As health care costs continue to rise, employers watch with growing concern as health benefits expenses follow an increasingly unsustainable upward trajectory. To manage health care spending, employers are pursuing nearly any means available: redesigning benefits, partnering with payers and new innovators, and pushing employees toward insurance exchanges. These changes can shift large patient populations among providers, sometimes quickly and without warning.
Although employers are largely dissatisfied with employee health programs delivered by payers, they remain skeptical that hospitals and health systems can do better. Employers perceive provider organizations as difficult to navigate, slow to innovate, and uninterested in managing care costs. Moving forward, marketers and planners will be charged with changing these negative perceptions and engaging stakeholders in partnerships and collaborations to protect share and position themselves to capture populations that come into play. To accomplish these goals, providers must develop a coordinated, purposeful strategy to strengthen ties with local employers through the following four imperatives:
1. Implement an employer-centered infrastructure
Many provider organizations continue to take a hospital-centric approach to employer relationships, forcing employers to navigate across fragmented departments for multiple services and accept a generic suite of services. To streamline employer outreach, progressive organizations should implement relationship management resources to help employers navigate confusing and expansive networks. Providers must also customize services and care models to address specific employer health needs and add surplus value.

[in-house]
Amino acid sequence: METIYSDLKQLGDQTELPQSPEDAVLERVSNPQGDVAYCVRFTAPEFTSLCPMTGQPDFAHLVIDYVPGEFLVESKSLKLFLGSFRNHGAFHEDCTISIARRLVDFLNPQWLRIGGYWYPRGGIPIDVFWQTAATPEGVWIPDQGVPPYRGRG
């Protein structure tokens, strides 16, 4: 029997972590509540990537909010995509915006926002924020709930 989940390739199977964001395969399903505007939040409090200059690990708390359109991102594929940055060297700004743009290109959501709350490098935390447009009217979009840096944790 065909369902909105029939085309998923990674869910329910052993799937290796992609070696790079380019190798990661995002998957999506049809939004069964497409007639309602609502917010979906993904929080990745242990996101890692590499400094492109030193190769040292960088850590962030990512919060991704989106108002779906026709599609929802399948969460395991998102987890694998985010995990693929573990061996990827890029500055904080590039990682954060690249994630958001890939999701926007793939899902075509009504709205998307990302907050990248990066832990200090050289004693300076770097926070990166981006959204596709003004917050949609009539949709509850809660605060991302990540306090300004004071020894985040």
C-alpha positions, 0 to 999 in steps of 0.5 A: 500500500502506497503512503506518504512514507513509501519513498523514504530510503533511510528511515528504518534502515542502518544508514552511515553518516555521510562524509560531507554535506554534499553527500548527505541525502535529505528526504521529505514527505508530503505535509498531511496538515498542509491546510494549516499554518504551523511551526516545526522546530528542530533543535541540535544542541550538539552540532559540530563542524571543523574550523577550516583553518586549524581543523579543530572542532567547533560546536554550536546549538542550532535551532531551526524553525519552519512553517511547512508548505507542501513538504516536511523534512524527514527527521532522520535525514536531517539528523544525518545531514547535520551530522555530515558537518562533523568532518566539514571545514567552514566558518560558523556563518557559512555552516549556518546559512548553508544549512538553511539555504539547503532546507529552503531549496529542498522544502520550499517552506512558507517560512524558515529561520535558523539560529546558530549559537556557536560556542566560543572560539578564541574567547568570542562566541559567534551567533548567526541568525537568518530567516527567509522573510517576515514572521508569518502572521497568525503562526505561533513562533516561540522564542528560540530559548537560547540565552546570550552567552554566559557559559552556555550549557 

2. Position against potential disruptors
Brokers, payers, and health vendors can easily use their existing relationships to block or disrupt employer-provider partnerships; however, these competitors may also be amenable to working with hospitals and health systems, provided that the relationship is structured for mutual benefit. Providers should assess the competitive landscape for opportunities to assist potential competitors in addressing specific challenges or to develop complementary services. Where collaboration is not an option, providers can successfully compete by emphasizing care continuity and community ties.
3. Prove internal, external value
Health system executives are understandably hesitant to devote sustained resources to employer services programs that cannot demonstrate ROI. Likewise, employers also seek proof of value to ensure a return on their own investments. Employer services leaders can demonstrate value to both internal executives and employers by defining concrete success metrics and regularly tracking and presenting program performance data. Leaders can also reassure employers of their commitment to value by offering complimentary services at the outset; showcasing specific examples of past successes; and offering detailed reports on program utilization, care quality, and cost savings.
4. Maximize partnership returns
To maximize benefits for both parties and develop more exclusive relationships, providers must actively facilitate employees' use of services and proactively identify opportunities for growth. Providers can drive onsite utilization through strategic use of incentives and strong communication strategies. To maximize partnership benefits to the health system, providers must proactively connect employees with system resources and expand partnerships to include additional services.
This study presents four key strategies, with associated case studies, for engaging employers and expanding relationships to secure patient populations.
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